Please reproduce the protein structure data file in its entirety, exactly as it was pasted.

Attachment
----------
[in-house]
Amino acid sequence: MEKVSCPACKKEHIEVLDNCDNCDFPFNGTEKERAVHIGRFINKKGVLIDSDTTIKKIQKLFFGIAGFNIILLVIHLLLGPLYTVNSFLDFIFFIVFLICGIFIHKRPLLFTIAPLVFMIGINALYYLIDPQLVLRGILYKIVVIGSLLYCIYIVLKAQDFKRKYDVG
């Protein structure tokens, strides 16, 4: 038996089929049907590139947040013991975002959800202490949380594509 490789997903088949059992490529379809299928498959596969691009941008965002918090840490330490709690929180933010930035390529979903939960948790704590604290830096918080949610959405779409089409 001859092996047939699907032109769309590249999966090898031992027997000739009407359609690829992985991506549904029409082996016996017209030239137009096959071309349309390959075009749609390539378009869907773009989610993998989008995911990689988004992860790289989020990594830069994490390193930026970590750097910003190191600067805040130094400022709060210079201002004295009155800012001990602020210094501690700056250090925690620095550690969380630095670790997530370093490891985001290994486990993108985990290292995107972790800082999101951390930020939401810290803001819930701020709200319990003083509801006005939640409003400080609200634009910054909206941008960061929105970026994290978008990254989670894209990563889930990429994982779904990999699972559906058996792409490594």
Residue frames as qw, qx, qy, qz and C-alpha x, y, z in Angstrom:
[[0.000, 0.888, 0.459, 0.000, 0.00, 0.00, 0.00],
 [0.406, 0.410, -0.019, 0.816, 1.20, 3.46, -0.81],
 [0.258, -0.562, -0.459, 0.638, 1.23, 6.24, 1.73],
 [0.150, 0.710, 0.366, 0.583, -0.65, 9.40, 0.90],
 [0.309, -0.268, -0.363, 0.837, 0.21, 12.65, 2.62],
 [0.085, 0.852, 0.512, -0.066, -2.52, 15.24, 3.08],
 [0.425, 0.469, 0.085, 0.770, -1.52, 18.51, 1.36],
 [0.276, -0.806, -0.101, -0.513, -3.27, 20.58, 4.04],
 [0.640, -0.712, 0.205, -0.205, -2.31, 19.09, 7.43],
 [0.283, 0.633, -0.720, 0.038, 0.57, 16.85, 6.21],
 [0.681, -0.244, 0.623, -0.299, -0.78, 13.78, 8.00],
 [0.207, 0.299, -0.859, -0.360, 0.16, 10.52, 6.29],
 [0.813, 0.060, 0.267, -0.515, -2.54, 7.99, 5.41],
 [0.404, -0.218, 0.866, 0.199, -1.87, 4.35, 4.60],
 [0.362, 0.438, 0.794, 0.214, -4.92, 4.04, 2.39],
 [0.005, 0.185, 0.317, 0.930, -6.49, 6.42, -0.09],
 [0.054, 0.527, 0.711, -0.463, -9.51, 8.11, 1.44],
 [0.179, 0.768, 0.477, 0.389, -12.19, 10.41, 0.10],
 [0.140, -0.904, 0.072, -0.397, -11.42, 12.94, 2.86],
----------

[in-house]
Amino acid sequence: MEKVSCPACKKEHIEVLDNCDNCDFPFNGTEKERAVHIGRFINKKGVLIDSDTTIKKIQKLFFGIAGFNIILLVIHLLLGPLYTVNSFLDFIFFIVFLICGIFIHKRPLLFTIAPLVFMIGINALYYLIDPQLVLRGILYKIVVIGSLLYCIYIVLKAQDFKRKYDVG
């Protein structure tokens, strides 16, 4: 038996089929049907590139947040013991975002959800202490949380594509 490789997903088949059992490529379809299928498959596969691009941008965002918090840490330490709690929180933010930035390529979903939960948790704590604290830096918080949610959405779409089409 001859092996047939699907032109769309590249999966090898031992027997000739009407359609690829992985991506549904029409082996016996017209030239137009096959071309349309390959075009749609390539378009869907773009989610993998989008995911990689988004992860790289989020990594830069994490390193930026970590750097910003190191600067805040130094400022709060210079201002004295009155800012001990602020210094501690700056250090925690620095550690969380630095670790997530370093490891985001290994486990993108985990290292995107972790800082999101951390930020939401810290803001819930701020709200319990003083509801006005939640409003400080609200634009910054909206941008960061929105970026994290978008990254989670894209990563889930990429994982779904990999699972559906058996792409490594």
Residue frames as qw, qx, qy, qz and C-alpha x, y, z in Angstrom:
[[0.000, 0.888, 0.459, 0.000, 0.00, 0.00, 0.00],
 [0.406, 0.410, -0.019, 0.816, 1.20, 3.46, -0.81],
 [0.258, -0.562, -0.459, 0.638, 1.23, 6.24, 1.73],
 [0.150, 0.710, 0.366, 0.583, -0.65, 9.40, 0.90],
 [0.309, -0.268, -0.363, 0.837, 0.21, 12.65, 2.62],
 [0.085, 0.852, 0.512, -0.066, -2.52, 15.24, 3.08],
 [0.425, 0.469, 0.085, 0.770, -1.52, 18.51, 1.36],
 [0.276, -0.806, -0.101, -0.513, -3.27, 20.58, 4.04],
 [0.640, -0.712, 0.205, -0.205, -2.31, 19.09, 7.43],
 [0.283, 0.633, -0.720, 0.038, 0.57, 16.85, 6.21],
 [0.681, -0.244, 0.623, -0.299, -0.78, 13.78, 8.00],
 [0.207, 0.299, -0.859, -0.360, 0.16, 10.52, 6.29],
 [0.813, 0.060, 0.267, -0.515, -2.54, 7.99, 5.41],
 [0.404, -0.218, 0.866, 0.199, -1.87, 4.35, 4.60],
 [0.362, 0.438, 0.794, 0.214, -4.92, 4.04, 2.39],
 [0.005, 0.185, 0.317, 0.930, -6.49, 6.42, -0.09],
 [0.054, 0.527, 0.711, -0.463, -9.51, 8.11, 1.44],
 [0.179, 0.768, 0.477, 0.389, -12.19, 10.41, 0.10],
 [0.140, -0.904, 0.072, -0.397, -11.42, 12.94, 2.86],